Document Type

Report

Department/Program

Virginia Institute of Marine Science

Publication Date

3-2017

Abstract

In this study we estimated calibration factors necessary to maintain the long‐term integrity of the juvenile striped bass surveys in the Chesapeake Bay region. These surveys provide annual indices of recruitment (estimated as juvenile fish abundance in summer) and are used by fisheries managers in Virginia and Maryland to inform adjustments of annual harvest limits for striped bass from the commercial and recreational fisheries in Chesapeake Bay. During the multi‐decadal history of the survey, a potentially influential change occurred: VIMS deployed a net (the VA net) with a mesh material that differed from the standard net that MD DNR continued to deploy (the MD net). More recently, another change was necessitated when neither the standard net material nor the net material recently used by VIMS was available for construction of replacement nets. Hence, a net using new mesh material was constructed and experimentally deployed in 2015 (new net). Paired net hauls (n=144) were completed in Maryland and Virginia nursery areas during summer 2015 to permit estimation of calibration factors: 70 pairs with the VA‐MD nets, 42 pairs with the MD‐New nets, and 32 pairs with the VA‐new nets. Not all paired hauls captured a given target species, however. Three sets of calibration factors were estimated from using beta‐binomial models that accounted for differences in capture efficiencies and variation in the relative capture success of the nets. We considered the effects of several environmental covariates (e.g., temperature, salinity, and turbidity) as well as deployment characteristics (e.g., bottom type, calendar day, and maximum net extension) on the relative efficiency of nets and on the variation in the probability of capture among paired hauls. More...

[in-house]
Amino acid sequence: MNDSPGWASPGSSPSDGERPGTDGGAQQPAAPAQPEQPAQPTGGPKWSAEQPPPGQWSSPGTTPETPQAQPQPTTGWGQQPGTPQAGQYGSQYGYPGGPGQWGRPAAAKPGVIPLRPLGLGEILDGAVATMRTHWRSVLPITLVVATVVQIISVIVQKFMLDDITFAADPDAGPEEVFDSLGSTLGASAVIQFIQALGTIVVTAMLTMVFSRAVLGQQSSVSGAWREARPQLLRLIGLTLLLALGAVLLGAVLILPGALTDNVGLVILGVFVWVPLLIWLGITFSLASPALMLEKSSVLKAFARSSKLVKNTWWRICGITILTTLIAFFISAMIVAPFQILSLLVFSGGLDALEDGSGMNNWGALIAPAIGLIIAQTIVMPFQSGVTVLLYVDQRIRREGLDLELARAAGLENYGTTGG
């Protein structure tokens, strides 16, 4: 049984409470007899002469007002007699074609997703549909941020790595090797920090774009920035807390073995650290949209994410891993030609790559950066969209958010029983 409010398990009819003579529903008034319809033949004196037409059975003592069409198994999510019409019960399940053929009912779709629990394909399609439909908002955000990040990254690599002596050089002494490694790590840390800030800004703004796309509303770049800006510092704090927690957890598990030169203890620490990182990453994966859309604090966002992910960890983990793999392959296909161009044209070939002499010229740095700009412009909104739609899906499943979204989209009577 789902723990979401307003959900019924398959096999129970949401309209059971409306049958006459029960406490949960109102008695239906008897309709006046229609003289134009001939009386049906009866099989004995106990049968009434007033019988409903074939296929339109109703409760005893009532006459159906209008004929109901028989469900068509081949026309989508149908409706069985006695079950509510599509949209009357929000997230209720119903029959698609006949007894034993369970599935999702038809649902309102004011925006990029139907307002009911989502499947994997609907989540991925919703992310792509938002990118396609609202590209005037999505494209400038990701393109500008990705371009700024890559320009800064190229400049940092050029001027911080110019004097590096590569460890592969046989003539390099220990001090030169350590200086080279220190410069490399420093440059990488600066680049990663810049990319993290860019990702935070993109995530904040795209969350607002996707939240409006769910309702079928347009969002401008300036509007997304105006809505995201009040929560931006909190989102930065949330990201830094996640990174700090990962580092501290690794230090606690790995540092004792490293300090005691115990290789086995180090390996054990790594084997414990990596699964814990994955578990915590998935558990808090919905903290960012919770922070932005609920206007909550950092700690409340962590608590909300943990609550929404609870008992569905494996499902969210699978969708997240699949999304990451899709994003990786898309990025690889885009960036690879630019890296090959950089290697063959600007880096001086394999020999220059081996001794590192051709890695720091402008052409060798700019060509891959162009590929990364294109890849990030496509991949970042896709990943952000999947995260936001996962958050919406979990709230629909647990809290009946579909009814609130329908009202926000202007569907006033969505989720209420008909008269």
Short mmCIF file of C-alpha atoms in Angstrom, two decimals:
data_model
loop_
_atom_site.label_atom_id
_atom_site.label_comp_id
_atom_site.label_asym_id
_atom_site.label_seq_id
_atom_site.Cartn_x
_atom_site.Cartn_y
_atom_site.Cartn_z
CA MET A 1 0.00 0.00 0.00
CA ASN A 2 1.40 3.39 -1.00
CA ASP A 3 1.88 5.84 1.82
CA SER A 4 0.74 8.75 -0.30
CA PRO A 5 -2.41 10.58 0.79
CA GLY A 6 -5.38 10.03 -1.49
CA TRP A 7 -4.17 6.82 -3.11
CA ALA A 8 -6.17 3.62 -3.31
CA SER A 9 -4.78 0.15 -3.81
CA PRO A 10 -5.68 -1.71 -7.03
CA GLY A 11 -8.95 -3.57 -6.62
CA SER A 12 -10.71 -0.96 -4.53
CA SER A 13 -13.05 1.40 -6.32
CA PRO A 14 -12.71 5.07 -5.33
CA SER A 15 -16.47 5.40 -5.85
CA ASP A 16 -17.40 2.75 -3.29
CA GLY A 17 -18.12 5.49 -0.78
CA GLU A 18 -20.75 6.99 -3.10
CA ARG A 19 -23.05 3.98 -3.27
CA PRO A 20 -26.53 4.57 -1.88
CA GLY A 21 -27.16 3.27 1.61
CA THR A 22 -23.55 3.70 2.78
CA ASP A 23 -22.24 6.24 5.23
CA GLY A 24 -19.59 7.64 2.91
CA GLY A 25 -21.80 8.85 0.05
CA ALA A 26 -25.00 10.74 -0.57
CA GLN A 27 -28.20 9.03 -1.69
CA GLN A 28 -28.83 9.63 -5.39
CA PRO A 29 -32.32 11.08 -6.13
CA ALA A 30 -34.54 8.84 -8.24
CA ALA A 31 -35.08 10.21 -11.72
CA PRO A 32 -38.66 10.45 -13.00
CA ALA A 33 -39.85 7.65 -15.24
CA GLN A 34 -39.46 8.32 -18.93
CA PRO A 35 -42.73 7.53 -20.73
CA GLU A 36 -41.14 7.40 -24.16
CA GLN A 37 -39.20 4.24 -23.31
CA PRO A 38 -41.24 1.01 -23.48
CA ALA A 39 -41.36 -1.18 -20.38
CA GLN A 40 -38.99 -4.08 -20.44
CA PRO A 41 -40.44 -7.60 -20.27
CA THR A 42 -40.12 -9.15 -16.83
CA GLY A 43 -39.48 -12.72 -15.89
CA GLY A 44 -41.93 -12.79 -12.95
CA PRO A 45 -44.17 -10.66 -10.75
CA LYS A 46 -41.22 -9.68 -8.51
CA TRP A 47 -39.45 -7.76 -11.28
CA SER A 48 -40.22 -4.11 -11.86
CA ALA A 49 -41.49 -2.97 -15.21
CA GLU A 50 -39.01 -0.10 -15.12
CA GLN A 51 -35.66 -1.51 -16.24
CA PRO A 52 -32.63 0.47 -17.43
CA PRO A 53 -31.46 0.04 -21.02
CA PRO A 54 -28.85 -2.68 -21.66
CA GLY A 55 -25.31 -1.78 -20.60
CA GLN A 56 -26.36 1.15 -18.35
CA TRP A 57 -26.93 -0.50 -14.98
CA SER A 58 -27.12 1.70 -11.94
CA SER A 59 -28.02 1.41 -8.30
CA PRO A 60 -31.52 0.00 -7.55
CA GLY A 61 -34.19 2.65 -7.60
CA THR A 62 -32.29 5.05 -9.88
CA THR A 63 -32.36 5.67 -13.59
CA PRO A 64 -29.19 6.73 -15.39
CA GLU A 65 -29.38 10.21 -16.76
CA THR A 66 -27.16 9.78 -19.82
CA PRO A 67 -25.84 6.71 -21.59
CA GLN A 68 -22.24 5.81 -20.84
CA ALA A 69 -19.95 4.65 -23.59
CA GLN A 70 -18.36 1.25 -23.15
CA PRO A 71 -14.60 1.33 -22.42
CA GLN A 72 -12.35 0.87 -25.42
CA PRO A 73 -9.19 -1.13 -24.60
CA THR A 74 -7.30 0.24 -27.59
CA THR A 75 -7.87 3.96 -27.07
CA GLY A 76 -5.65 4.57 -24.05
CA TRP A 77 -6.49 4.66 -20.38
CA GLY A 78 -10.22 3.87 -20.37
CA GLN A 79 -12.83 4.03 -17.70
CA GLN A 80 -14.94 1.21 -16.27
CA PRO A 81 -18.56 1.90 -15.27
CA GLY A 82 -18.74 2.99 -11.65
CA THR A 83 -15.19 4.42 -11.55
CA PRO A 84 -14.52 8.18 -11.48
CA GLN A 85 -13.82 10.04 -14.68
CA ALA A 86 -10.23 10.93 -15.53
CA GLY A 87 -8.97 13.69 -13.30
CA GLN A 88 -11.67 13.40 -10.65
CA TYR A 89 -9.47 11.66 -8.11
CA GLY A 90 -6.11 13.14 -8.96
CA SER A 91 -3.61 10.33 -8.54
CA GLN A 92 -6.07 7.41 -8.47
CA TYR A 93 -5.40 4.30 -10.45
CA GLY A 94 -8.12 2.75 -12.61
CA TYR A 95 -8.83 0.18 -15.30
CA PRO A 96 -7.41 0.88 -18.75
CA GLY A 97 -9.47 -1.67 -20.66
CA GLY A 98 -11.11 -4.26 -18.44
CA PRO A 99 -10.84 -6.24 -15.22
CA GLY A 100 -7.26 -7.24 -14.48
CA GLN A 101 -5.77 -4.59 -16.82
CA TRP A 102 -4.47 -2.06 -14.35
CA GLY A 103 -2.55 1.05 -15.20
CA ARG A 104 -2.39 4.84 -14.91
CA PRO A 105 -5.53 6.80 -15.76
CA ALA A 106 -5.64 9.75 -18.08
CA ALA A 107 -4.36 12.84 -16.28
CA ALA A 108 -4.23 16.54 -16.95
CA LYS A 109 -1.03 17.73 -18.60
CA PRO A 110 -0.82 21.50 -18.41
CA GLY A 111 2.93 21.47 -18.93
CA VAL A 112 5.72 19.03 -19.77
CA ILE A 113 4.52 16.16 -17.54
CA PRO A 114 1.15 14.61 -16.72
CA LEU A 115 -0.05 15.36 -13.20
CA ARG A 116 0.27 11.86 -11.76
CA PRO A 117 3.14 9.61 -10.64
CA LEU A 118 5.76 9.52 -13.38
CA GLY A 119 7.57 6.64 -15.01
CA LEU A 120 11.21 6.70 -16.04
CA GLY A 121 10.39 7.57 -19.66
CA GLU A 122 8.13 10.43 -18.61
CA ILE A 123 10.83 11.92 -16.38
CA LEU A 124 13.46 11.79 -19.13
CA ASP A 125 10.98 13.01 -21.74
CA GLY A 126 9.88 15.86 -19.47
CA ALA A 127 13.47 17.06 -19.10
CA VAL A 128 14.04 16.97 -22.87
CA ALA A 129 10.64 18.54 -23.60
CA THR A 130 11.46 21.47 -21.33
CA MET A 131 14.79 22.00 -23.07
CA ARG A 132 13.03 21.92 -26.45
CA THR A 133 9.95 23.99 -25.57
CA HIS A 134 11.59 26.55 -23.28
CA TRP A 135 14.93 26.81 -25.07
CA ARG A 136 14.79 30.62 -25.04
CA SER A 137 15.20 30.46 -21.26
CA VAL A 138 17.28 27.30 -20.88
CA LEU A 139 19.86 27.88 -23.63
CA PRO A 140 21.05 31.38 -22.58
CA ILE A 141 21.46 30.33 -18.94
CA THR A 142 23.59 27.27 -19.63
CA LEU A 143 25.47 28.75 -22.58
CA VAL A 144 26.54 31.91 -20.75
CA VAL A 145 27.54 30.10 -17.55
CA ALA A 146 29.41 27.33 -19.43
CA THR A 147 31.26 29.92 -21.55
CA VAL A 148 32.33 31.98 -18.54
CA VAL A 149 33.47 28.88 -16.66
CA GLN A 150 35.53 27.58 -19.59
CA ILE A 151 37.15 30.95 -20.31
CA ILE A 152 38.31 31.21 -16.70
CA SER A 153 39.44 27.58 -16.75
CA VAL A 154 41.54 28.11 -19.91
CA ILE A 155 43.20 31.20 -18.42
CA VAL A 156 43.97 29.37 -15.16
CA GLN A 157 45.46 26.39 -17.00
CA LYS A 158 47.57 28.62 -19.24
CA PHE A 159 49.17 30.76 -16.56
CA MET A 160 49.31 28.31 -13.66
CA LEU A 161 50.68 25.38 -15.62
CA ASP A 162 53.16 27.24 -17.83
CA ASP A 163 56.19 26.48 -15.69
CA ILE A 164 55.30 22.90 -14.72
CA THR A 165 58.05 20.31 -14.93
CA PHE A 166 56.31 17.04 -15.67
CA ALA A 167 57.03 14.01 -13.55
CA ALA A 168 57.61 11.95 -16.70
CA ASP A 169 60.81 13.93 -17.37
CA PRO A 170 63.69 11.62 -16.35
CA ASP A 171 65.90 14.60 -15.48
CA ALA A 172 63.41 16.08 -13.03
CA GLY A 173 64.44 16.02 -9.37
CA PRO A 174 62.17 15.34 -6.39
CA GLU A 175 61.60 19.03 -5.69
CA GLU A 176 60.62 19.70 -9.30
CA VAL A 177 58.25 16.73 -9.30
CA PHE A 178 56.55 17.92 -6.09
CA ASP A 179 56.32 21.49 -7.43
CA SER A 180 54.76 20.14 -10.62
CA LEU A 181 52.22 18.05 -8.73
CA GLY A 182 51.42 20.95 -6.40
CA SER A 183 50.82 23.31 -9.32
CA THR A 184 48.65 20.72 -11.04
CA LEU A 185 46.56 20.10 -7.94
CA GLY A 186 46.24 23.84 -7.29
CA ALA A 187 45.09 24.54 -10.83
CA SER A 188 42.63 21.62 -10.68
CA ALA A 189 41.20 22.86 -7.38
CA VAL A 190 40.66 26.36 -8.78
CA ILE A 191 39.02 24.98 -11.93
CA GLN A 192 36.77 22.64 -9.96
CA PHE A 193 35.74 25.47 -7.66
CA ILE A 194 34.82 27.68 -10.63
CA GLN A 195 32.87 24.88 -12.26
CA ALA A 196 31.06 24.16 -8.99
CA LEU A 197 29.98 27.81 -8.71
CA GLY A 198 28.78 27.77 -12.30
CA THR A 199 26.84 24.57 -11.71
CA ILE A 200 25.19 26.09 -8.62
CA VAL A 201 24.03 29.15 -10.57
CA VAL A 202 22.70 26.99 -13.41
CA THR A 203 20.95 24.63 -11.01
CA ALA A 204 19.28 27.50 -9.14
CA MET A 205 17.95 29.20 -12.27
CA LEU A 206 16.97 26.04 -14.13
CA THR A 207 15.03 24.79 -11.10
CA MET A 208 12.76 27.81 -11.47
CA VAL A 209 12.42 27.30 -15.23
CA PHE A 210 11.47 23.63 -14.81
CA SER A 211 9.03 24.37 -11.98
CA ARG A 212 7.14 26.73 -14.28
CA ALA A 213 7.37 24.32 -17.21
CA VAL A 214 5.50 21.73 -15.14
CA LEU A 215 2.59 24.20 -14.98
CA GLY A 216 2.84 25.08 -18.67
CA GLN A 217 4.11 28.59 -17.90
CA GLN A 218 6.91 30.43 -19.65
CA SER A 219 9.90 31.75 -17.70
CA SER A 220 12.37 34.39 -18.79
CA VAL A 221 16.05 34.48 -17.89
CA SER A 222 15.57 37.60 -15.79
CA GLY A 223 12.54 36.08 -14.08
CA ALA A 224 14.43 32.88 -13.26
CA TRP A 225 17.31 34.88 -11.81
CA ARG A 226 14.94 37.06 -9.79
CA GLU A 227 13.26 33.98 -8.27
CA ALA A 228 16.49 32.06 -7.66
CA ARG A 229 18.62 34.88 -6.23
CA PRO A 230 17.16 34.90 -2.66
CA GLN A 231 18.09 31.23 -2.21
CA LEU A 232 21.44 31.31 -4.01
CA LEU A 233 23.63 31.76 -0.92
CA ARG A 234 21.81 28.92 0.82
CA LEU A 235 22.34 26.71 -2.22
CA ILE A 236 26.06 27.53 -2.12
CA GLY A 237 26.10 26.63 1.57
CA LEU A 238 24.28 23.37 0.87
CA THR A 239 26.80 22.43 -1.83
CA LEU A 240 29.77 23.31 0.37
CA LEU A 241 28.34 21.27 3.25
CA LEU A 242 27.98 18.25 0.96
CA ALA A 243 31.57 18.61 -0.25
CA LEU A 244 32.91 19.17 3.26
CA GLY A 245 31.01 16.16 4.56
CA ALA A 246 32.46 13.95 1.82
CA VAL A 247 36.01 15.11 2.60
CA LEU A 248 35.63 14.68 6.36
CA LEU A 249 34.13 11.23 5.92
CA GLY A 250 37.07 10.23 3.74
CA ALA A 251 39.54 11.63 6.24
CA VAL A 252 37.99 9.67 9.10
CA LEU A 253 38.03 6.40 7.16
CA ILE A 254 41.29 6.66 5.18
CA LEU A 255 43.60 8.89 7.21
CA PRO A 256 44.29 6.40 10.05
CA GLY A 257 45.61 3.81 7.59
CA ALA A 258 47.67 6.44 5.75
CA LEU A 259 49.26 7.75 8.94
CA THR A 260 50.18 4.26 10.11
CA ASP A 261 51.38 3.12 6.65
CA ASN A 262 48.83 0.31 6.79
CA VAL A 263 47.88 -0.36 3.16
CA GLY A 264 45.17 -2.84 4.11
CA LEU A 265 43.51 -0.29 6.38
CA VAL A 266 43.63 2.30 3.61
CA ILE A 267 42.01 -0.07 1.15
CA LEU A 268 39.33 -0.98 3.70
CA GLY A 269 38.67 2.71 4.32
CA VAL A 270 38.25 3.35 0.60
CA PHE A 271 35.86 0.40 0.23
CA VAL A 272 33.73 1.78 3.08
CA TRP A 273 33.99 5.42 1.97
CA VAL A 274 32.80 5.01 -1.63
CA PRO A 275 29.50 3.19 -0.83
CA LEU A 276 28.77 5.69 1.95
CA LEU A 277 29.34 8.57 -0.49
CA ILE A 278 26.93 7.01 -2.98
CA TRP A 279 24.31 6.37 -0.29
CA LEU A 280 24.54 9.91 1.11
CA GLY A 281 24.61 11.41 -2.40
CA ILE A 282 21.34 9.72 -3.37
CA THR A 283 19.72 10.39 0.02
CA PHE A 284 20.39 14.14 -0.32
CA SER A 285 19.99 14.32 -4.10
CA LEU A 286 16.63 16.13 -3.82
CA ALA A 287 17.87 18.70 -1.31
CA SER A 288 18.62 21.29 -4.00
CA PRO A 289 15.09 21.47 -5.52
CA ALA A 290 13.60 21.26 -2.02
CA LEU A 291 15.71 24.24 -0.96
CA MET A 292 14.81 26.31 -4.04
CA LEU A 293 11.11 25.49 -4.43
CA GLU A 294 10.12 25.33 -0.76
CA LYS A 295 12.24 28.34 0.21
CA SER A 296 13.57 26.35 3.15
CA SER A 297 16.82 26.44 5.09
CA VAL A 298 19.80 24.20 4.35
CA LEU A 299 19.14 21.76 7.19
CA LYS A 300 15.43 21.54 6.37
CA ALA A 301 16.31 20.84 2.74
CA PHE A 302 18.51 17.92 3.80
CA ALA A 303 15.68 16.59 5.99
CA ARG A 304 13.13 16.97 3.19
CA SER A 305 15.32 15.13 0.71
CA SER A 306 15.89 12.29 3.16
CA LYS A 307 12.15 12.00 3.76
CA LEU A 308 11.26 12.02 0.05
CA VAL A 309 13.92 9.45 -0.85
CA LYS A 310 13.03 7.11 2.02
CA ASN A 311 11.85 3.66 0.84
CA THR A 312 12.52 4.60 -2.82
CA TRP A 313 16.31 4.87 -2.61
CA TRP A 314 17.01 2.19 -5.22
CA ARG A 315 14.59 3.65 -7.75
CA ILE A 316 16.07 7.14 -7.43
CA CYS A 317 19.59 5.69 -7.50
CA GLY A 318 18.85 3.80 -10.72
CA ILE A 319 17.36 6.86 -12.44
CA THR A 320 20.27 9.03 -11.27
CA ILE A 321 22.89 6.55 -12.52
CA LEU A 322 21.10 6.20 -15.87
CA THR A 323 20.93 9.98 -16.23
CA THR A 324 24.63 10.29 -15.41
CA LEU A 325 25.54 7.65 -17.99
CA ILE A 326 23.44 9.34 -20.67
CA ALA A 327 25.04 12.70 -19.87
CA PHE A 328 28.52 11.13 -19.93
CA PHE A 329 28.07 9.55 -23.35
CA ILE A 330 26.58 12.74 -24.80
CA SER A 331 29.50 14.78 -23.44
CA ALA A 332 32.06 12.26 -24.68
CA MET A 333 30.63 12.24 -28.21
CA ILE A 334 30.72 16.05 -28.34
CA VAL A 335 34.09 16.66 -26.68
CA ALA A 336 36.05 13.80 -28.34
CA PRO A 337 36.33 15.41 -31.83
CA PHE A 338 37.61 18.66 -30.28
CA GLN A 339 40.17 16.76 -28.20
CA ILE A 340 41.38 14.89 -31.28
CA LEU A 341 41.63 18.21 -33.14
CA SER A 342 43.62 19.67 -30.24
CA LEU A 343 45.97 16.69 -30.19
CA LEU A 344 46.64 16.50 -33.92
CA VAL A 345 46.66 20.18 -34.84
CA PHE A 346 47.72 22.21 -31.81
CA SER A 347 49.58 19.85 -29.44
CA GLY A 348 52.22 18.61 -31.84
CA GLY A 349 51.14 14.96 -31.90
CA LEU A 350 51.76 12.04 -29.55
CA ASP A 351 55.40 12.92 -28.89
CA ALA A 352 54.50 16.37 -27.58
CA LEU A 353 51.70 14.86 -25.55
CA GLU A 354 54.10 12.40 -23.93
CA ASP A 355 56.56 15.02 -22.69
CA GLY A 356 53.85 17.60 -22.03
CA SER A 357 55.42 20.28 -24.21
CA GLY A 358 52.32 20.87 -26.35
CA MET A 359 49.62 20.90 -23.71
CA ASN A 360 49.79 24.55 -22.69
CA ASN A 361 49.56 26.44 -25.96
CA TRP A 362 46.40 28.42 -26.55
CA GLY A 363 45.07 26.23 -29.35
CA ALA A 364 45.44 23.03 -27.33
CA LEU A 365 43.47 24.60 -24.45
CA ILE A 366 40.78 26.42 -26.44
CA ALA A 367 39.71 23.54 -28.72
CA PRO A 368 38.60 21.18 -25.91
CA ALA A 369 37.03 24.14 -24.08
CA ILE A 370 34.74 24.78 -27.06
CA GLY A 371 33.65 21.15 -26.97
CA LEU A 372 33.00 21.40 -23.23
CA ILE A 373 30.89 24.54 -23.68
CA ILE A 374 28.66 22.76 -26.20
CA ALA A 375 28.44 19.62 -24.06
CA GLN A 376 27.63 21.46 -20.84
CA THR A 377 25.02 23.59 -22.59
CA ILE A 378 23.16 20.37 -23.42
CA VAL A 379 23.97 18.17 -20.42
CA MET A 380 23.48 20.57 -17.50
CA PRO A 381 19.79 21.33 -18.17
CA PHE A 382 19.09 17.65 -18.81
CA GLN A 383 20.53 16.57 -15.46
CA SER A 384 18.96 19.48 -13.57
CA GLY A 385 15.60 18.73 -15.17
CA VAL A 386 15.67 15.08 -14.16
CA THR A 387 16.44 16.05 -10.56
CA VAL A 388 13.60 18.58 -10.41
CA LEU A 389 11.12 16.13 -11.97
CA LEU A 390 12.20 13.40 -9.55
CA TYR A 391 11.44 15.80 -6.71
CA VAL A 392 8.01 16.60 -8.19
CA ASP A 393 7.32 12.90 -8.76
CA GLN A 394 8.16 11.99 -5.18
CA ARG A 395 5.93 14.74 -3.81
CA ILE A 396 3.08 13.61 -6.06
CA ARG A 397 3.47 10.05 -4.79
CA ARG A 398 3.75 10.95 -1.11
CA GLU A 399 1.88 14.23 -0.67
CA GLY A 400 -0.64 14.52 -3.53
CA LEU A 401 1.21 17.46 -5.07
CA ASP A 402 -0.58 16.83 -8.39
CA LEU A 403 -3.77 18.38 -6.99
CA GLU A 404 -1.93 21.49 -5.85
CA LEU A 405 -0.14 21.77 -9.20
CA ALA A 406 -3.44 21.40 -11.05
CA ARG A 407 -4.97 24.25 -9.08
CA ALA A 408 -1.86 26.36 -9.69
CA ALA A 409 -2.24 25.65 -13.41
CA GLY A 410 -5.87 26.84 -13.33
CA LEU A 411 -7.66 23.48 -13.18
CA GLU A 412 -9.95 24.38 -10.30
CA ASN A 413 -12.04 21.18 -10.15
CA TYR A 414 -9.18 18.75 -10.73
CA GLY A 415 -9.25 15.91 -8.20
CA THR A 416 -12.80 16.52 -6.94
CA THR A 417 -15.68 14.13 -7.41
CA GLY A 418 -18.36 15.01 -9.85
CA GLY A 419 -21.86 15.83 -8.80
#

DOI

https://doi.org/10.21220/V5D605

Keywords

Striped bass, Chesapeake Bay, fish stock assessment, fish populations

Creative Commons License

Creative Commons Attribution 3.0 License
This work is licensed under a Creative Commons Attribution 3.0 License.